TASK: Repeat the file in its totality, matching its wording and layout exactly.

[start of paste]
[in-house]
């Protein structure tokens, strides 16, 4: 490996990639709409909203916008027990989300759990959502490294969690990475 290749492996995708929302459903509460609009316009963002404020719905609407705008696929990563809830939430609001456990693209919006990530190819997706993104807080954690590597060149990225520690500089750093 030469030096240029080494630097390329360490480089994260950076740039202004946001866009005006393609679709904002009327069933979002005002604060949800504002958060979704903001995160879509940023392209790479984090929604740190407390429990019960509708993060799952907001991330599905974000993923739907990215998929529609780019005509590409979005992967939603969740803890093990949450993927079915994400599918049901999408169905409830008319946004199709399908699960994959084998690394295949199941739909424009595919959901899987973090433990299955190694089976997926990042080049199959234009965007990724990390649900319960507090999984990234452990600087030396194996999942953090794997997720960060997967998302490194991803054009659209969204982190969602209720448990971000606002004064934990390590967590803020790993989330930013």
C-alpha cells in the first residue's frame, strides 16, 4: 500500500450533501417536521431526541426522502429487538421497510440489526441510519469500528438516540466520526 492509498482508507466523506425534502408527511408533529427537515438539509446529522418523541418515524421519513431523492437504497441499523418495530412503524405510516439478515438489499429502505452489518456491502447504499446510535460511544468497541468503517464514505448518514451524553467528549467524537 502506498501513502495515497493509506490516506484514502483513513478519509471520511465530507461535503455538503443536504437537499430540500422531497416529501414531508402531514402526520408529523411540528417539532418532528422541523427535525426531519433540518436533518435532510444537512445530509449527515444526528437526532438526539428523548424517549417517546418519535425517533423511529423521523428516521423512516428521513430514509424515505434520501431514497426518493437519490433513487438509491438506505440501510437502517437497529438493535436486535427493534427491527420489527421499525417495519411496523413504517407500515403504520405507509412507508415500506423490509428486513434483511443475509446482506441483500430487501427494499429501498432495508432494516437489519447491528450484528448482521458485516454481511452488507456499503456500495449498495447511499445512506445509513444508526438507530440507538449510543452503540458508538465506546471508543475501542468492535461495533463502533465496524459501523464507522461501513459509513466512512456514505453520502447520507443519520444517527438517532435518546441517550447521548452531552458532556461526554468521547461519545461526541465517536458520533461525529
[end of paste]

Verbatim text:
[in-house]
């Protein structure tokens, strides 16, 4: 490996990639709409909203916008027990989300759990959502490294969690990475 290749492996995708929302459903509460609009316009963002404020719905609407705008696929990563809830939430609001456990693209919006990530190819997706993104807080954690590597060149990225520690500089750093 030469030096240029080494630097390329360490480089994260950076740039202004946001866009005006393609679709904002009327069933979002005002604060949800504002958060979704903001995160879509940023392209790479984090929604740190407390429990019960509708993060799952907001991330599905974000993923739907990215998929529609780019005509590409979005992967939603969740803890093990949450993927079915994400599918049901999408169905409830008319946004199709399908699960994959084998690394295949199941739909424009595919959901899987973090433990299955190694089976997926990042080049199959234009965007990724990390649900319960507090999984990234452990600087030396194996999942953090794997997720960060997967998302490194991803054009659209969204982190969602209720448990971000606002004064934990390590967590803020790993989330930013």
C-alpha cells in the first residue's frame, strides 16, 4: 500500500450533501417536521431526541426522502429487538421497510440489526441510519469500528438516540466520526 492509498482508507466523506425534502408527511408533529427537515438539509446529522418523541418515524421519513431523492437504497441499523418495530412503524405510516439478515438489499429502505452489518456491502447504499446510535460511544468497541468503517464514505448518514451524553467528549467524537 502506498501513502495515497493509506490516506484514502483513513478519509471520511465530507461535503455538503443536504437537499430540500422531497416529501414531508402531514402526520408529523411540528417539532418532528422541523427535525426531519433540518436533518435532510444537512445530509449527515444526528437526532438526539428523548424517549417517546418519535425517533423511529423521523428516521423512516428521513430514509424515505434520501431514497426518493437519490433513487438509491438506505440501510437502517437497529438493535436486535427493534427491527420489527421499525417495519411496523413504517407500515403504520405507509412507508415500506423490509428486513434483511443475509446482506441483500430487501427494499429501498432495508432494516437489519447491528450484528448482521458485516454481511452488507456499503456500495449498495447511499445512506445509513444508526438507530440507538449510543452503540458508538465506546471508543475501542468492535461495533463502533465496524459501523464507522461501513459509513466512512456514505453520502447520507443519520444517527438517532435518546441517550447521548452531552458532556461526554468521547461519545461526541465517536458520533461525529